Imputation and record linkage strategies for educational data collected from surveys and administrative sources

Dr. Jörg Drechsler, IAB (Institute for Employment Research), Nuremberg
Dr. Joseph Sakshaug, IAB (Institute for Employment Research), Nuremberg

Research Staff:
Matthias Speidel, IAB (Institute for Employment Research), Nuremberg
Jonathan Geßendorfer, IAB (Institute for Employment Research), Nuremberg

Project Summary:

Possible ways to reduce non-consent bias in linked survey and administrative data

Record linkage has become an important tool for increasing research opportunities in the social sciences and is likely to become even more important in the “big data” era.  Surveys that perform record linkage are often required to obtain informed consent from respondents prior to linkage –which is not always given. This is also the case for the NEPS Starting Cohort 6 linkage to the Integrated Employment Biographies (IEB) of the German Federal Employment Agency.  The major concern regarding non-consent is that non-consenters may be systematically different from consenters introducing an additional source of potential bias in analyses based on survey and administrative data.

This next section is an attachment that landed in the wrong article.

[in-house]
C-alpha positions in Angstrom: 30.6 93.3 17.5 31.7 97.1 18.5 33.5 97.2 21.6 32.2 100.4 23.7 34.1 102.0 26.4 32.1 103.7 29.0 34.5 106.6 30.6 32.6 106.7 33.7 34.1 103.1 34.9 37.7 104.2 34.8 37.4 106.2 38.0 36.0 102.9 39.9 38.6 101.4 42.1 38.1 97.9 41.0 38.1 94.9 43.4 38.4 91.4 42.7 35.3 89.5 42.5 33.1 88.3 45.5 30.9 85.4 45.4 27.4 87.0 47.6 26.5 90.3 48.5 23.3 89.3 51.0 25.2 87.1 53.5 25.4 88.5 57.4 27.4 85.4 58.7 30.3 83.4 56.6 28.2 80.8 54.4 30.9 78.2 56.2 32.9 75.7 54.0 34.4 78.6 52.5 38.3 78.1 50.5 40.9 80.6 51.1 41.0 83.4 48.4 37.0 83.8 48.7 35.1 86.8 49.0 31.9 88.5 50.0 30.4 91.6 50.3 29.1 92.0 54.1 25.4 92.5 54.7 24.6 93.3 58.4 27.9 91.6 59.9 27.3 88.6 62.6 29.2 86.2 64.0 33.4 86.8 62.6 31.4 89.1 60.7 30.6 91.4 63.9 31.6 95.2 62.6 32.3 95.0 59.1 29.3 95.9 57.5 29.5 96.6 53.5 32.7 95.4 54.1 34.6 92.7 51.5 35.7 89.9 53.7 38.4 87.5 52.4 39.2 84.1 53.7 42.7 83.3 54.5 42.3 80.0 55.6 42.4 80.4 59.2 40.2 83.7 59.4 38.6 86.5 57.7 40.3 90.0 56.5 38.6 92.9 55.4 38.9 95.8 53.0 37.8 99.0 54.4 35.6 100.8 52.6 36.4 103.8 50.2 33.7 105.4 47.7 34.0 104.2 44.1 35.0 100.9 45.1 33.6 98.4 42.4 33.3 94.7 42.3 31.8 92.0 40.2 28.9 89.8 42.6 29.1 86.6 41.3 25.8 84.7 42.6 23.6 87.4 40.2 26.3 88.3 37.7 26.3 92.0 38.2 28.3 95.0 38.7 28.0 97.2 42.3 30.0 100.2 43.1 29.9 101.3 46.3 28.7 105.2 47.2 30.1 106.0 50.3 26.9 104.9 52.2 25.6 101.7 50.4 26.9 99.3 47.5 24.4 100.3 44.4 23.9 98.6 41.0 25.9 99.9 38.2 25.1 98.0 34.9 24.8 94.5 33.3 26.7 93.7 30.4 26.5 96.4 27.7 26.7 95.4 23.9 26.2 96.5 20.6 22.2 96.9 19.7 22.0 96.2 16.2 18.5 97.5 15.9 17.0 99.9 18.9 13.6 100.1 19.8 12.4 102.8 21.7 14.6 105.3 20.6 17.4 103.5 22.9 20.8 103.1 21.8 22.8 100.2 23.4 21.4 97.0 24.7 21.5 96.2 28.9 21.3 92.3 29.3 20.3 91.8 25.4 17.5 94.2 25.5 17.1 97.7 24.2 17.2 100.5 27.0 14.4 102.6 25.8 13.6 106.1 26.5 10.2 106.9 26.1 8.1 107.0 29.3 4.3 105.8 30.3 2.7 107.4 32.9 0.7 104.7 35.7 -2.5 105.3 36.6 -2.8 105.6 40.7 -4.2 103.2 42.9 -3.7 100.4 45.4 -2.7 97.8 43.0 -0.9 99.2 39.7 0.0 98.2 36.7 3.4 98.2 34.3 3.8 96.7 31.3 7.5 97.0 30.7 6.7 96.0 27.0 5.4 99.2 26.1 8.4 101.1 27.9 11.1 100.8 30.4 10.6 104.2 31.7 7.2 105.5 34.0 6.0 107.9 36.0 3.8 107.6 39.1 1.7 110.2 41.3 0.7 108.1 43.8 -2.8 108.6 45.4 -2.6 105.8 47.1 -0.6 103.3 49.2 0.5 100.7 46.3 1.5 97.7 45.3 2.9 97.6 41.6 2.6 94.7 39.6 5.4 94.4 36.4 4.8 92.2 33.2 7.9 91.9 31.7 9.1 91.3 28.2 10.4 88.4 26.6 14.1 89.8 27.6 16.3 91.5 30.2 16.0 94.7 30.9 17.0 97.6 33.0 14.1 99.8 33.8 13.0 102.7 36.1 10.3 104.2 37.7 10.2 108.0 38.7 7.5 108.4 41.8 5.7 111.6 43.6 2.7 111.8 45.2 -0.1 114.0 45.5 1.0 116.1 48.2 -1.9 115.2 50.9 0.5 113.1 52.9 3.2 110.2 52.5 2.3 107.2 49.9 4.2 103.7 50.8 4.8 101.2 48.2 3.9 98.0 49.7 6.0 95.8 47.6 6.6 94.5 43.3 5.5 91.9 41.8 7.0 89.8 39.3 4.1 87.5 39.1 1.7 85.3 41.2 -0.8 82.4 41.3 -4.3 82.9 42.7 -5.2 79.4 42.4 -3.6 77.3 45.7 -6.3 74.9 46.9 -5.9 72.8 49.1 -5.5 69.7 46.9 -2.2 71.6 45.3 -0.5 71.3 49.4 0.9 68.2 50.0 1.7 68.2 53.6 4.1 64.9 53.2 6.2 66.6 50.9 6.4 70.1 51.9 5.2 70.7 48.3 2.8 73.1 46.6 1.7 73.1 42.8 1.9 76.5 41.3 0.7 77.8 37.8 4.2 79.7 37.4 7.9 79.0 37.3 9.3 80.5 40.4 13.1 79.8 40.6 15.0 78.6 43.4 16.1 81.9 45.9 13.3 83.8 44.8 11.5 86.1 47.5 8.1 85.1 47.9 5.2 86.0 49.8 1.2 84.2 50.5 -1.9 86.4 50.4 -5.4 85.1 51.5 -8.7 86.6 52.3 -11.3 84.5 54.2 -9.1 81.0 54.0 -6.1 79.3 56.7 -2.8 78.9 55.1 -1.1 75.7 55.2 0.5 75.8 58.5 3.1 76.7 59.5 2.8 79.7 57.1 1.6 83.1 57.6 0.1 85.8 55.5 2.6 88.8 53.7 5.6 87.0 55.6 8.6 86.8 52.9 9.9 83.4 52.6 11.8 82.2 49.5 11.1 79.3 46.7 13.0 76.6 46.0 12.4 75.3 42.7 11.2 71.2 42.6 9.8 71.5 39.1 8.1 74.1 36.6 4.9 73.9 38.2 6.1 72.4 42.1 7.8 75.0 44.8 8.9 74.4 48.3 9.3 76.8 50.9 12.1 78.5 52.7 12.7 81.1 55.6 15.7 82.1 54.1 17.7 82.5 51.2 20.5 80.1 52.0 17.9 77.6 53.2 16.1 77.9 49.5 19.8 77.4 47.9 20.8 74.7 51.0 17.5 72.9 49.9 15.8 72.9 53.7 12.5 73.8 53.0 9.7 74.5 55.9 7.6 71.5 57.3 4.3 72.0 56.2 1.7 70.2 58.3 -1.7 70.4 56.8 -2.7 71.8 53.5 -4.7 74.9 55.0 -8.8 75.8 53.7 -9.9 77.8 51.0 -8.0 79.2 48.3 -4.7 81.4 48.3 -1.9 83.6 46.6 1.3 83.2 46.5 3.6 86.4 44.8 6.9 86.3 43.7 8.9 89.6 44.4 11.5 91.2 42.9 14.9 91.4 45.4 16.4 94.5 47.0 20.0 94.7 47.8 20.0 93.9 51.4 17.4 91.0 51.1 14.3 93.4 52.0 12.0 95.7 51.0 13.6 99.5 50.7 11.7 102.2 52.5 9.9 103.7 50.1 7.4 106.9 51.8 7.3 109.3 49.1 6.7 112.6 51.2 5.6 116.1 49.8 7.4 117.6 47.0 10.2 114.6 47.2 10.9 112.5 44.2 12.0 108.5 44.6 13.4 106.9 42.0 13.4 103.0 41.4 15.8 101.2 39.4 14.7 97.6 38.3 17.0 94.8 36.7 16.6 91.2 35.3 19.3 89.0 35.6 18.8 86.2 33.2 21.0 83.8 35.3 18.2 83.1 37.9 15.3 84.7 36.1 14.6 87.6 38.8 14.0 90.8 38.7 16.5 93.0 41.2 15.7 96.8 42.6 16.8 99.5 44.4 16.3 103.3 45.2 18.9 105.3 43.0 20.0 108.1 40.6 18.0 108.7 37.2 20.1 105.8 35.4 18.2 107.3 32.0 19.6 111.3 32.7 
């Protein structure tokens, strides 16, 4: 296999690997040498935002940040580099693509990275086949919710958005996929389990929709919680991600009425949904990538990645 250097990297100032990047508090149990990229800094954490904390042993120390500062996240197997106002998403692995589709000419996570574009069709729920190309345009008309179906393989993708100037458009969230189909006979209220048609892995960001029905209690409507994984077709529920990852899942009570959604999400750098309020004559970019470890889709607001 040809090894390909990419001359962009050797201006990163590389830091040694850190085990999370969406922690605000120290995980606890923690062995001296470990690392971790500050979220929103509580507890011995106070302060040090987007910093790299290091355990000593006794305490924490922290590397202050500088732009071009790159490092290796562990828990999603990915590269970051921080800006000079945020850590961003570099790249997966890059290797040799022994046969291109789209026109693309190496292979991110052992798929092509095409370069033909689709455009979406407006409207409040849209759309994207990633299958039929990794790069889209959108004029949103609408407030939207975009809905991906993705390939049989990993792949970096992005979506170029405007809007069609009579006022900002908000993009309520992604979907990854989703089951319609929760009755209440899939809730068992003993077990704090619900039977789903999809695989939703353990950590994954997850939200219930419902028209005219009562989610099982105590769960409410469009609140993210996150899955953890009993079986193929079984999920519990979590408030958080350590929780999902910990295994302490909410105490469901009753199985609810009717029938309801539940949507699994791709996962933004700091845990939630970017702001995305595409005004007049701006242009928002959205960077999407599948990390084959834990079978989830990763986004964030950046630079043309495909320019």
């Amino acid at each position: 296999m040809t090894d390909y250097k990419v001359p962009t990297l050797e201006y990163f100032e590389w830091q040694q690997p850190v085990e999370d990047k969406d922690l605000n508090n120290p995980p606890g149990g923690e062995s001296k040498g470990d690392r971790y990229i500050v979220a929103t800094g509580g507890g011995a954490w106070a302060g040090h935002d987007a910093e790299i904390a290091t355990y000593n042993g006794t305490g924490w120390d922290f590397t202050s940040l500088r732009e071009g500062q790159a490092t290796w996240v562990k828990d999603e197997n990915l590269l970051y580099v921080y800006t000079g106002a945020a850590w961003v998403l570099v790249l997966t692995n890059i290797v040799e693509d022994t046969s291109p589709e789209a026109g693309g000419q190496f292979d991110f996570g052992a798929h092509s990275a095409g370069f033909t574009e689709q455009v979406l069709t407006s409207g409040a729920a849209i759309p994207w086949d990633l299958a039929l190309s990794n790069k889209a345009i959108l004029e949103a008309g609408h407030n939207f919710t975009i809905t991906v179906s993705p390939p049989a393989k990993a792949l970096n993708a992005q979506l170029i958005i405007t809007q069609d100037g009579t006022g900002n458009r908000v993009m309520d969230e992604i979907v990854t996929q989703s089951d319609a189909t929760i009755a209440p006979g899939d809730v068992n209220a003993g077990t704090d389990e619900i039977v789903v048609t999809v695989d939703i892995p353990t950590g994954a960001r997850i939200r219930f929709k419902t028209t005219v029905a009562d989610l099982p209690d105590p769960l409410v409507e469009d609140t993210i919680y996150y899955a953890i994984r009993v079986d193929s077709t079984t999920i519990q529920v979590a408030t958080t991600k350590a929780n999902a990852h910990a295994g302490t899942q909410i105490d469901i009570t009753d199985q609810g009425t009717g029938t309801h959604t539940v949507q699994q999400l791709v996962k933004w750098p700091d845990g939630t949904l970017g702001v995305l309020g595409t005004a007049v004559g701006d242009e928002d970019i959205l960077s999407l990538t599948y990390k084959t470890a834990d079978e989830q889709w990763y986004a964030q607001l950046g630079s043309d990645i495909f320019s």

One strategy to solve the missing data problem induced by non-linkage is statistical matching.  The missing administrative data of a survey unit is estimated by using the data from a statistically similar individual in the IEB.  Other potential solutions are multiple imputation and weighting techniques.

To evaluate the effectiveness of the each strategy, we use only the respondents for whom the true links are available and induce a synthetic non-consent that leads to bias.  By comparing 1) the true (joint) distributions, 2) the biased (joint) distributions if synthetic non-consenters are not dealt with and 3) the (joint) distributions after using the respective method, one can assess whether or not the bias has been reduced.